Writing of that great 19th century French observer of our then-new republic, Alexis de Tocqueville, historian Alan Kahan argues that “Tocqueville rejected the militant secularism that saw religion as the enemy, and there is no reason to believe he would have changed his mind today. He rejected equally the claim of some religious people that freedom was the enemy of religion. For Tocqueville, the only way for either freedom or religion to prosper in the long run was by recognizing that they were mutually necessary, and mutually beneficial.”

 

When journalists, on television or in print or online or on the radio, miss this central insight – that religion and liberty are entwined not only in the fabric of our country but the hearts and hands of scores of millions of Americans – invariably they will be surprised by social issues that just keep “returning” to the fore of public concern.

 

And that should be no surprise to anyone.


 

“Jurors in stolen unborn baby trial won’t hear about cause of death.”

 

This is the headline of the Associated Press story carried on the website of the NBC affiliate television station (KXAN) in Austin, Texas.

 

It’s about a woman named Dynel Lane, who slit open the womb of Michelle Wilkins and removed her unborn baby girl.  The baby died shortly thereafter.  According to the AP, “Lane is charged with attempted first-degree murder, assault and unlawful termination of a pregnancy in the March 2015 attack on Michelle Wilkins in Longmont (Colorado).”

Here’s the moral irony: “District Attorney Stan Garnett said earlier that prosecutors couldn’t charge Lane in the baby’s death because a coroner found no evidence the fetus lived outside the womb. That angered conservatives in the Colorado Legislature, who had previously tried but failed to enact a law making it a crime to kill a fetus. Colorado’s law against unlawful termination of a pregnancy was a compromise that stemmed from earlier debates on the issue.”

 

It’s a “fetus” until removed from the womb, right?  No: She was a baby whether in or out of the womb.  The only thing that changed was where she lived.  For the first eight months of her life, the baby lived inside her mother.  For a few hours, she lived outside of her mother’s womb.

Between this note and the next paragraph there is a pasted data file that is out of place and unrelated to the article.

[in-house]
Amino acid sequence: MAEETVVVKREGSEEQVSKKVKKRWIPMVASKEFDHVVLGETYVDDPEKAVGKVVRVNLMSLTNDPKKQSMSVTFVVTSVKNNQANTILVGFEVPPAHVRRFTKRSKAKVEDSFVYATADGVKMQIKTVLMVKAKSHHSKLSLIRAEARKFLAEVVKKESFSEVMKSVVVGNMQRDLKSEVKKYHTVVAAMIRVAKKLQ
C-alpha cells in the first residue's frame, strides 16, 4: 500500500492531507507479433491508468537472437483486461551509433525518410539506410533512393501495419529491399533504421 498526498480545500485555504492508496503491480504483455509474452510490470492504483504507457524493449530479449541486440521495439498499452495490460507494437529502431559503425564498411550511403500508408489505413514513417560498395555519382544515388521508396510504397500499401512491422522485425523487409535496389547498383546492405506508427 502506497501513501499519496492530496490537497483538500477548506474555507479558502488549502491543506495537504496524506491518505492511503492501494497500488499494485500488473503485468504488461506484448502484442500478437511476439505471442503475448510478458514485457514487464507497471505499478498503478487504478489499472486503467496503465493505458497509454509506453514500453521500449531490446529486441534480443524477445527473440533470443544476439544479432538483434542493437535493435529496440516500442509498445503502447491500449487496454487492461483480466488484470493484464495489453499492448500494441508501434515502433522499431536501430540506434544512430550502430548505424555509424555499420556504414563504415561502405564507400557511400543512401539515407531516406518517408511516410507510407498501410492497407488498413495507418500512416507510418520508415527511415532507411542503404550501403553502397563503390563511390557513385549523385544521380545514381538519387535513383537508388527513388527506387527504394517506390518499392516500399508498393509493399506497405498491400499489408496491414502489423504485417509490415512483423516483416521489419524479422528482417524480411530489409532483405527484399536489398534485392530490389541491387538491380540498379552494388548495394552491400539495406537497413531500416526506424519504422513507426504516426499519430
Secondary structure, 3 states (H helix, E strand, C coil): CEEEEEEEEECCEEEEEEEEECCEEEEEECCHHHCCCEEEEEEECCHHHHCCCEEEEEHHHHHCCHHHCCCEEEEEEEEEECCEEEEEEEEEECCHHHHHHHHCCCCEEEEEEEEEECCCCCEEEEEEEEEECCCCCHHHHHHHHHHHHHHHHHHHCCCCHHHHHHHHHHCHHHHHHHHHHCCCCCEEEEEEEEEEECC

Yet even the AP or NBC headline writer couldn’t admit to the ridiculous terminological gymnastics demanded by a society whose unwillingness to acknowledge the personhood of unborn children requires it to retain the embarrassing legal fiction known as the “fetus.”

 

The writer of the headline called the child what she was: A baby.

 

Why do advocates of abortion on-demand insist on using this obscure, dehumanizing term (“fetus”)?  Because if they acknowledge the personhood of the unborn child, suddenly the unavoidable reality of what abortion is – the killing of a tiny child at his or her most vulnerable stage of existence – roars into full view.  And that they must bypass at all costs, stepping around “baby” like it is a rhetorical and, more importantly, a moral landmine for their cause.  Which, of course, it is.

 

For all their professed care for women, the predatory abortion industry has a sordid record.  As FRC recently document with our allies at the American Center for Law and Justice in a Supreme Court legal brief, “No one expects to see an ambulance pulling away from a dermatology or dental office. Yet ambulances are a frequent sight at abortion facilities.”

 

But there has been good news over the past few days concerning babies (unborn, that is) in Wisconsin and Ohio:

 

“(Wisconsin) Gov. Scott Walker signed two bills Thursday (February 18) that cut by several million dollars a year the amount of public money that goes to Planned Parenthood of Wisconsin … One bill restricts how much Planned Parenthood can be reimbursed for prescription drugs, stripping it of an estimated $4 million a year, according to Planned Parenthood. A second measure is expected to cut another $3.5 million in government payments to Planned Parenthood because it provides abortions.”

 

Of note is that Walker signed the measures publically at a local pregnancy care center, one that provides life-affirming options for women and their unborn children.

 

Ohio Gov. John Kasich also “signed legislation Sunday (February 21) to strip government money from Planned Parenthood in Ohio.”  However, unlike Walker, “The governor did not sign the bill in public. His office made the announcement in a statement.”

 

At least, though, Kasich did sign the measure.  According to LifeNews.com, “Planned Parenthood runs three abortion centers in the state and every Planned Parenthood clinic refers women for abortions.”